Fbi Ends Investigation Of Car Wreck At Niagara Falls Bridge, No Indication Of Terrorism

Workers block the entrance to the Rainbow Bridge border crossing between the U.S. and Canada, Wednesday, Nov. 22, 2023, in Niagara Falls, Ontario, after a vehicle exploded at a checkpoint on the American side of the bridge (Carlos Osorio/The Canadian Press via AP)
Workers block the entrance to the Rainbow Bridge border crossing between the U.S. and Canada, Wednesday, Nov. 22, 2023, in Niagara Falls, Ontario, after a vehicle exploded at a checkpoint on the American side of the bridge (Carlos Osorio/The Canadian Press via AP)
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NIAGARA FALLS, N.Y. (AP) — The FBI has ended its investigation of a fiery car wreck that killed two people at a border checkpoint in Niagara Falls after finding no evidence that it was a terror attack, easing a period of high tensions as Americans headed into the Thanksgiving holiday.

The FBI's decision late Wednesday came several hours after the vehicle raced through an intersection, hit a median and was launched through the air before slamming into a line of booths and exploding at the Rainbow Bridge in Niagara Falls. Local police are now handling the case as a traffic investigation.

"A search of the scene revealed no explosive materials, and no terrorism nexus was identified,” the FBI's Buffalo office said in a statement. “The matter has been turned over to the Niagara Falls Police Department as a traffic investigation.”

The investigation has been taken over by the Niagara Falls Police Department’s Crash Management Unit, according to a news release from the city's police department, which added “Due to the complexity of the incident, the investigation will take some time to complete.”

The two people who died were a husband and wife, according to a person briefed on the investigation who spoke to The Associated Press on condition of anonymity because they were not authorized to release information about the people who were killed. New York Gov. Kathy Hochul said the driver was a Western New York resident, but the identities of those in the car have not yet been released.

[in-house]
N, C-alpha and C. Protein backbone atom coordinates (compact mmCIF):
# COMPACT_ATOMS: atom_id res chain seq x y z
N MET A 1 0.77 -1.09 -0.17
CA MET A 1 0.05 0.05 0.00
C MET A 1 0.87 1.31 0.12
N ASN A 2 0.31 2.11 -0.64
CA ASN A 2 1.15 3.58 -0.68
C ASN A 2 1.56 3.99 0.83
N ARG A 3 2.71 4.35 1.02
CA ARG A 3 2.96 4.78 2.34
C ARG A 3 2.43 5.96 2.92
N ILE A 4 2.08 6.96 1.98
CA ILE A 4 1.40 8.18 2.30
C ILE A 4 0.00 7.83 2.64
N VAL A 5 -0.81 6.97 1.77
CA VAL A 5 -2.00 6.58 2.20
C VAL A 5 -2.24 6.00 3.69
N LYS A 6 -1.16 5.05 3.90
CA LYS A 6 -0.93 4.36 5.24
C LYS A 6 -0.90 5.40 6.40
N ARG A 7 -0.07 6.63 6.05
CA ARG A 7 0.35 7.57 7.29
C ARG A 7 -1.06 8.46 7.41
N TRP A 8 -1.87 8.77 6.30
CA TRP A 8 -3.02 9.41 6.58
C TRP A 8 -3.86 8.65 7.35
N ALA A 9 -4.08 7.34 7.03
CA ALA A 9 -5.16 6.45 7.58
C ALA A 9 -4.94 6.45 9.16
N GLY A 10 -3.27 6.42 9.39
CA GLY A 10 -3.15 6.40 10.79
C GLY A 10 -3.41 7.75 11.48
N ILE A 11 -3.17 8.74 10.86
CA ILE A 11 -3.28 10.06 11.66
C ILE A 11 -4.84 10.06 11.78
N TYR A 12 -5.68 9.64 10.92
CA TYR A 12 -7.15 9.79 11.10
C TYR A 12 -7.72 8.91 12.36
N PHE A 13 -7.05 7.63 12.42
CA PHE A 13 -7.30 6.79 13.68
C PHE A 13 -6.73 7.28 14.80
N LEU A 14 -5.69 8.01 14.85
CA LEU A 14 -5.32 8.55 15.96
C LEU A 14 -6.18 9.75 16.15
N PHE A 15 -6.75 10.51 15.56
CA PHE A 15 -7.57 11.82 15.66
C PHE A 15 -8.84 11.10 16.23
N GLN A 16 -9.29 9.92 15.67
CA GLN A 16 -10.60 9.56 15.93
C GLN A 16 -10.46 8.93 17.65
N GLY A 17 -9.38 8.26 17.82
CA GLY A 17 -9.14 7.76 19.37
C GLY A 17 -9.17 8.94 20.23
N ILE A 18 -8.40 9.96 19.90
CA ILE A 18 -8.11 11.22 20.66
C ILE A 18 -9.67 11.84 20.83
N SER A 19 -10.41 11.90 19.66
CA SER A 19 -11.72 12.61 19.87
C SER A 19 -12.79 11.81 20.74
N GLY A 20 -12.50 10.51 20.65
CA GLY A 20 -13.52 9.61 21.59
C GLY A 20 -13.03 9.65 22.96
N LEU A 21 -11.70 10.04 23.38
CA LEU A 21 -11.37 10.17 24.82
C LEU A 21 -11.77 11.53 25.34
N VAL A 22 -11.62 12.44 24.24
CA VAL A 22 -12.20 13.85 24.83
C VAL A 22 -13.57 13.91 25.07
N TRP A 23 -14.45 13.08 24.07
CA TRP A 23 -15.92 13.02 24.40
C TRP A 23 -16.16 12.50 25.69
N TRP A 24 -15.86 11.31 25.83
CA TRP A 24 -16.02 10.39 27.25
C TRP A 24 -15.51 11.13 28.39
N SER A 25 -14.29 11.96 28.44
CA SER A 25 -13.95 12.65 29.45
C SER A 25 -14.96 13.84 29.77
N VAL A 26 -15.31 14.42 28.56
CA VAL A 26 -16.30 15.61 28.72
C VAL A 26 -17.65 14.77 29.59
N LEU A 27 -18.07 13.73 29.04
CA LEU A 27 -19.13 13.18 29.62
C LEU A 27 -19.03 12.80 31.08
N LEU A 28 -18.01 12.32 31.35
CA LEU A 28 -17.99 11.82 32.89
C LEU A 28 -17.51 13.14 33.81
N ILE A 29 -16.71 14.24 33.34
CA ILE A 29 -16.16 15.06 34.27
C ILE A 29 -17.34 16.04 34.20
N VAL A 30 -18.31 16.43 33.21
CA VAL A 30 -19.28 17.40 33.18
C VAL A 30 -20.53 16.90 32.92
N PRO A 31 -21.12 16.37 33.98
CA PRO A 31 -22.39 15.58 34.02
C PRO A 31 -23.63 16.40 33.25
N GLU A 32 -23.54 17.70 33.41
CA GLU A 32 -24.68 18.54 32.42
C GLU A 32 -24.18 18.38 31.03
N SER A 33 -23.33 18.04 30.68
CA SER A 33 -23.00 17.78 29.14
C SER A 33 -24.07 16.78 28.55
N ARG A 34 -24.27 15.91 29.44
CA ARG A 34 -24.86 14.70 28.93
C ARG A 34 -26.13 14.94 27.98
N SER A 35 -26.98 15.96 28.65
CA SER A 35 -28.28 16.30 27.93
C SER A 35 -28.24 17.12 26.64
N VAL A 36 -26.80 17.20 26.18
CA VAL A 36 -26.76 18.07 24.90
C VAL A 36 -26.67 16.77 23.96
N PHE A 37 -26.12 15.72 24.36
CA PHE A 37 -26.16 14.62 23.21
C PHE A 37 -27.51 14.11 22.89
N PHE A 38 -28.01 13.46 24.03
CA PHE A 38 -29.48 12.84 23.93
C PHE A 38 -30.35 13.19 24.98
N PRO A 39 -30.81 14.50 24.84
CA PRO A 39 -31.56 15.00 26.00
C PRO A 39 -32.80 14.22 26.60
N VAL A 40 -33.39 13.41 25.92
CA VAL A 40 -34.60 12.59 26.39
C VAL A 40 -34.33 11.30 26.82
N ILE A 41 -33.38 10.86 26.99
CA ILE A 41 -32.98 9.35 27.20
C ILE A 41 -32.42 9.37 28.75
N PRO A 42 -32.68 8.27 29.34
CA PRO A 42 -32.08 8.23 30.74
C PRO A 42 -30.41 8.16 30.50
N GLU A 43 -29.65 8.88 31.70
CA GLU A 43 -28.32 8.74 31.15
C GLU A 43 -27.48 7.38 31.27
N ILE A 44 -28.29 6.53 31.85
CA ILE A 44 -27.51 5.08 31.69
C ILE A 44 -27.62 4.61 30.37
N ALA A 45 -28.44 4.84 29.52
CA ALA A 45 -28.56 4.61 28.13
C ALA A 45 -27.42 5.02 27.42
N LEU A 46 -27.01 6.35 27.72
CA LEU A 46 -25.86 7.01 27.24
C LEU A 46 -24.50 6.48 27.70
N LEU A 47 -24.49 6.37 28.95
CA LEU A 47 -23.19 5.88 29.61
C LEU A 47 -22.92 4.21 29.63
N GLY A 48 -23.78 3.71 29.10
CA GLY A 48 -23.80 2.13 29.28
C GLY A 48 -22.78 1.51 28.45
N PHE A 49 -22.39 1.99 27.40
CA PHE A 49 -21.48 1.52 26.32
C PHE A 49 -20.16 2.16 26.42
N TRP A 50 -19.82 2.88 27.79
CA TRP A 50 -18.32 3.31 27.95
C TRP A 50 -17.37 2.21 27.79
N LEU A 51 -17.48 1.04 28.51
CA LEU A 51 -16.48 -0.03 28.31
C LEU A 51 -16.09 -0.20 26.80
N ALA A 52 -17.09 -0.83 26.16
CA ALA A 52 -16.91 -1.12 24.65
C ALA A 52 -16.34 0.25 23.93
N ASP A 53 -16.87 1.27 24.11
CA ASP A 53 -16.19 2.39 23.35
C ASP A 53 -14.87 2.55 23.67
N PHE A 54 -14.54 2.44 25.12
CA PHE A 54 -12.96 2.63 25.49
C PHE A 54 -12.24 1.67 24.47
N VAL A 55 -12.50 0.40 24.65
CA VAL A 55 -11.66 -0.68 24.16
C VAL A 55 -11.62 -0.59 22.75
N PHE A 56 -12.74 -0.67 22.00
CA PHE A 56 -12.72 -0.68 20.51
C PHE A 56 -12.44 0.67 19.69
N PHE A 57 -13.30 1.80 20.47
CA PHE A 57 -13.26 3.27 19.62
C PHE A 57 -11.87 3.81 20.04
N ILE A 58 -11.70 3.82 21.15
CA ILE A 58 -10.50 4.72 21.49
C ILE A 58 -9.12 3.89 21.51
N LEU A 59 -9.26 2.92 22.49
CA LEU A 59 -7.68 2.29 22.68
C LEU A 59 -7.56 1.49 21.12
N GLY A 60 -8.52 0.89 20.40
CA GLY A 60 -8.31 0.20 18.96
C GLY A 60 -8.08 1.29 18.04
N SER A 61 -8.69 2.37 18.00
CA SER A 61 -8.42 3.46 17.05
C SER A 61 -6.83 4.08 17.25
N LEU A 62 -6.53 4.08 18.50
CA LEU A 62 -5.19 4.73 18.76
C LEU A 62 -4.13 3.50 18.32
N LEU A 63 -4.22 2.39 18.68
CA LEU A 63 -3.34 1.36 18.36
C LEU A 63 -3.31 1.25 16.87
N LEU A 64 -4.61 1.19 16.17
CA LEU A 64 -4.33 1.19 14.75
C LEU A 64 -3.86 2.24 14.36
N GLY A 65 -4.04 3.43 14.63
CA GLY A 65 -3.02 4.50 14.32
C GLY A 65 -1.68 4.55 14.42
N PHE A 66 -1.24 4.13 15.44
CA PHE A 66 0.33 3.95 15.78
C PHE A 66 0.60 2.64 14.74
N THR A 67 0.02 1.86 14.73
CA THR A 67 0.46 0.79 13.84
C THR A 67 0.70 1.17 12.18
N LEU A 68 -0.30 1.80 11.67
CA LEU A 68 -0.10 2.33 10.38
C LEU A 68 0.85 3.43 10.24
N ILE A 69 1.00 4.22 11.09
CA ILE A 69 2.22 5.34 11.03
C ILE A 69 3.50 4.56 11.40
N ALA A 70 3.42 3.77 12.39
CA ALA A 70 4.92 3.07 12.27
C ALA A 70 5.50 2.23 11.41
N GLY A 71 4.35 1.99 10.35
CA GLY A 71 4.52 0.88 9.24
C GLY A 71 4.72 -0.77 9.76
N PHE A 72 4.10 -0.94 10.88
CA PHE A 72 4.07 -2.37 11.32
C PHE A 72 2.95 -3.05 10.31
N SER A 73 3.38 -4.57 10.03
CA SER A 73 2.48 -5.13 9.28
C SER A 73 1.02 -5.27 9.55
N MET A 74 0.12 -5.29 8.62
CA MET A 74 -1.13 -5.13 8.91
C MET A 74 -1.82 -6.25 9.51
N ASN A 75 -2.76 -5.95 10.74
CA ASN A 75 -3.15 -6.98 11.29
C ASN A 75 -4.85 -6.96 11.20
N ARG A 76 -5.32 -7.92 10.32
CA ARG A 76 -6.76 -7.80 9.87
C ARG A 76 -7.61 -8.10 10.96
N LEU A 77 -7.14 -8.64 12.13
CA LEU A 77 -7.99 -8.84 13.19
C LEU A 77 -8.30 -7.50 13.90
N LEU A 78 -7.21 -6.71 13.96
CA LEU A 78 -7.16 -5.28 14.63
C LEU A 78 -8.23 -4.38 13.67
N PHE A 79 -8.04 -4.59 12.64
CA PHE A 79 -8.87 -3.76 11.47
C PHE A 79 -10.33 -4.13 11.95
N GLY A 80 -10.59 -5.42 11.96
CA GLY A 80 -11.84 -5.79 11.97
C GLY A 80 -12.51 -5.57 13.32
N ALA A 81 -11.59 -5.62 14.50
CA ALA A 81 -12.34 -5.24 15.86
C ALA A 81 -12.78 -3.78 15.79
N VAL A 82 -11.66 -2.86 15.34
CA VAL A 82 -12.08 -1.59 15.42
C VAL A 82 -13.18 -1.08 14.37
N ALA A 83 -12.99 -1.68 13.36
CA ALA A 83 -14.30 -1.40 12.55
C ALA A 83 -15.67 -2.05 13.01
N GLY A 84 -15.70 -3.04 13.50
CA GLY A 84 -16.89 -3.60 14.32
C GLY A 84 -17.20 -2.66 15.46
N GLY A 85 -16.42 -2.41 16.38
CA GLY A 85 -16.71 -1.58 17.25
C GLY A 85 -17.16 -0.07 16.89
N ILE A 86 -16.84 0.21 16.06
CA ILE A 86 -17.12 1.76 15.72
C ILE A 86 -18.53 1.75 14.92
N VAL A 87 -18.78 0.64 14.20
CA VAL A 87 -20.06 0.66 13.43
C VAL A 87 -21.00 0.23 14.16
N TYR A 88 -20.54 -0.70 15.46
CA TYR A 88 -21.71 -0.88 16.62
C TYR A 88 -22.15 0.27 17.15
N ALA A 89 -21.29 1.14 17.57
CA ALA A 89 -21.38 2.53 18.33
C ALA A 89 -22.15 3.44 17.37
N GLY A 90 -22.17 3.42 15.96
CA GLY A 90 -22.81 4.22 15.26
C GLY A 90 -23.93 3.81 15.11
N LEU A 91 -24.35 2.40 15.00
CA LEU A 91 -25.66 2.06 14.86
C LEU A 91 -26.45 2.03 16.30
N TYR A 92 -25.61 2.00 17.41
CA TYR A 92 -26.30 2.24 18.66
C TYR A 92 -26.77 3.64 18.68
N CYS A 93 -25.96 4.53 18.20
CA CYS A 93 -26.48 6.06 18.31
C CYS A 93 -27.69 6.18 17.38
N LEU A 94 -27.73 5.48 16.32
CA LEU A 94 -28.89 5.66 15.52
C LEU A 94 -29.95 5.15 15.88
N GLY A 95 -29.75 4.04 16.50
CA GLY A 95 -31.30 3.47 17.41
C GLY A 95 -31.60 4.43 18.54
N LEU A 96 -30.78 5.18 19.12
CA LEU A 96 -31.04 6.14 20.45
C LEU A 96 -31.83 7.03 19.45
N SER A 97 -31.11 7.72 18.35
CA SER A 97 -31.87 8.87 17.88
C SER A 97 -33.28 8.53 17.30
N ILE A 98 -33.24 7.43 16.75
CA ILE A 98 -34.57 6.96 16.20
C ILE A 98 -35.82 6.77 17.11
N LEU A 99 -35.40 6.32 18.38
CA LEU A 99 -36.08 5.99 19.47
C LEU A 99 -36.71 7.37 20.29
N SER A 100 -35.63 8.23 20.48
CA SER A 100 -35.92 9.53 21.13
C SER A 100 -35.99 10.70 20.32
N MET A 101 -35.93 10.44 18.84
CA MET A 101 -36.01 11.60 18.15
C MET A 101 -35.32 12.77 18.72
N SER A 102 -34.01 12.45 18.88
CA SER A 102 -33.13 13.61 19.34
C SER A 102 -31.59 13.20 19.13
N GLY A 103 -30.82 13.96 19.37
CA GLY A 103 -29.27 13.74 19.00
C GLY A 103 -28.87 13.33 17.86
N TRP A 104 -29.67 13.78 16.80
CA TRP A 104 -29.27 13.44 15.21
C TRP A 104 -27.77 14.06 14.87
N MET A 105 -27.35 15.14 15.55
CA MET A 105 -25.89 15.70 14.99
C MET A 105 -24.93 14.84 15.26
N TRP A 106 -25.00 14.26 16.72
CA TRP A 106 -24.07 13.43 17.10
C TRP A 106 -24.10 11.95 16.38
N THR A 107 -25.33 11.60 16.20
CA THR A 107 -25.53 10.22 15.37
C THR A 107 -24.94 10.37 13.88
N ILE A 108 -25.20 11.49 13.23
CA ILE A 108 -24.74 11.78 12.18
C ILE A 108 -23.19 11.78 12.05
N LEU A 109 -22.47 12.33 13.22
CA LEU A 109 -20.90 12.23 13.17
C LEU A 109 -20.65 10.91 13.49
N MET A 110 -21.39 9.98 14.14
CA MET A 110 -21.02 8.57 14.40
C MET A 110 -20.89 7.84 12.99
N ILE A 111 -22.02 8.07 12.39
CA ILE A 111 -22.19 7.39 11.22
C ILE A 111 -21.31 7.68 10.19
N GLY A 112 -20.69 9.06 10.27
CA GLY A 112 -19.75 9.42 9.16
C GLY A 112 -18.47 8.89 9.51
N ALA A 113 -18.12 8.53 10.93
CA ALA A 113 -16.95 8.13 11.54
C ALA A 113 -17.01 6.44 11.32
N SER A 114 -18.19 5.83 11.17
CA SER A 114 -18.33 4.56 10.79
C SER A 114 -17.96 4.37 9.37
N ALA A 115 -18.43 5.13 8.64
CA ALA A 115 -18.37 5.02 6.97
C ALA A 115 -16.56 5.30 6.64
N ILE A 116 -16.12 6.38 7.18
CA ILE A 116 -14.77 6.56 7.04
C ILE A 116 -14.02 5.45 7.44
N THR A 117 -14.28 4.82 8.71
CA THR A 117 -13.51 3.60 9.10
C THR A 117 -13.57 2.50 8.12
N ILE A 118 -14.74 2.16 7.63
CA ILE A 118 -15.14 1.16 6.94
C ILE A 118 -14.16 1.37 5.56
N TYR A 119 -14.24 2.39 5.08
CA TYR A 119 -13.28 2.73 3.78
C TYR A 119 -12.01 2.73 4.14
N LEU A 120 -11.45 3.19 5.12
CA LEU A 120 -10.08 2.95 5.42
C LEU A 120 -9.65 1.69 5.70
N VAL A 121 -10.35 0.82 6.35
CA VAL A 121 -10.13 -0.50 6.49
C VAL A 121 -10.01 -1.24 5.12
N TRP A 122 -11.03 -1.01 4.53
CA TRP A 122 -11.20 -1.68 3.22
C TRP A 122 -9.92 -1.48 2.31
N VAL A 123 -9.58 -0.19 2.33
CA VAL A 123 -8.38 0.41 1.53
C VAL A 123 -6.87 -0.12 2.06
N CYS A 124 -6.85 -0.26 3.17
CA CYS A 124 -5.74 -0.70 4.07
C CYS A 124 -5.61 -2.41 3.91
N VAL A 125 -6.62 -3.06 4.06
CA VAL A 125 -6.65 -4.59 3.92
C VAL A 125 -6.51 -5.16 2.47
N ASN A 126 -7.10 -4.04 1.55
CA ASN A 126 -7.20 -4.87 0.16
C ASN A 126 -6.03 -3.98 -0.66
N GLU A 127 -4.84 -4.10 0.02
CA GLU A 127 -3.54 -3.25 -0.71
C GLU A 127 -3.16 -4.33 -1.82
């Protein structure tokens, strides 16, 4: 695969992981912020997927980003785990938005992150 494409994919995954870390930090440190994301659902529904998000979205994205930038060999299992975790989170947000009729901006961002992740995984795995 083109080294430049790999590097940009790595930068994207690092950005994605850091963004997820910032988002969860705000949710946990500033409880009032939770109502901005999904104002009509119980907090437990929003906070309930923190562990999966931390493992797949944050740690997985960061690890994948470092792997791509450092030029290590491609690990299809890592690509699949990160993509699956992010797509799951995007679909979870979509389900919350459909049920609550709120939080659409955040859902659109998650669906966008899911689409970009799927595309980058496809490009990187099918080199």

The crash prompted the closure of the Rainbow Bridge and three other bridges connecting western New York and Ontario, as federal officials swarmed the area, trying to figure out what led to the high-speed wreck. Both U.S. President Joe Biden and Canadian Prime Minister Justin Trudeau received briefings.

Hours later, officials sought to calm concerns on what is one the busiest travel days of the year.

“Based on what we know at this moment,” Hochul, a Democrat, said at a news conference, “there is no sign of terrorist activity in this crash.”

Hochul said the car was “basically incinerated” with nothing left but the engine and a scattering of charred debris, describing a video of the crash as “surreal.”

“You actually had to look at it and say, was this generated by AI?" she said at a news conference. "Because it was so surreal to see. How high in the air this vehicle went, and then the crash, and the explosion, and the fire.”

Later Wednesday night, New York Sen. Chuck Schumer said investigators had found “no connection to any terrorist or criminal group. He added that there was no evidence of chemicals or substances used in explosives during investigators' swabbing of the scene.

About 6,000 vehicles cross the Rainbow Bridge each day, according to the U.S. Federal Highway Administration’s National Bridge Inventory. The short, steel bridge offers scenic views of the falls.

Witness Rickie Wilson, a Niagara Falls tour guide, was by his parked car nearby and turned around when he saw something in the air.

“I first thought it was an airplane. It looked like slow motion,” he said. “I said, ‘My God, it’s a car. It’s a vehicle, and it’s flying through the air.’”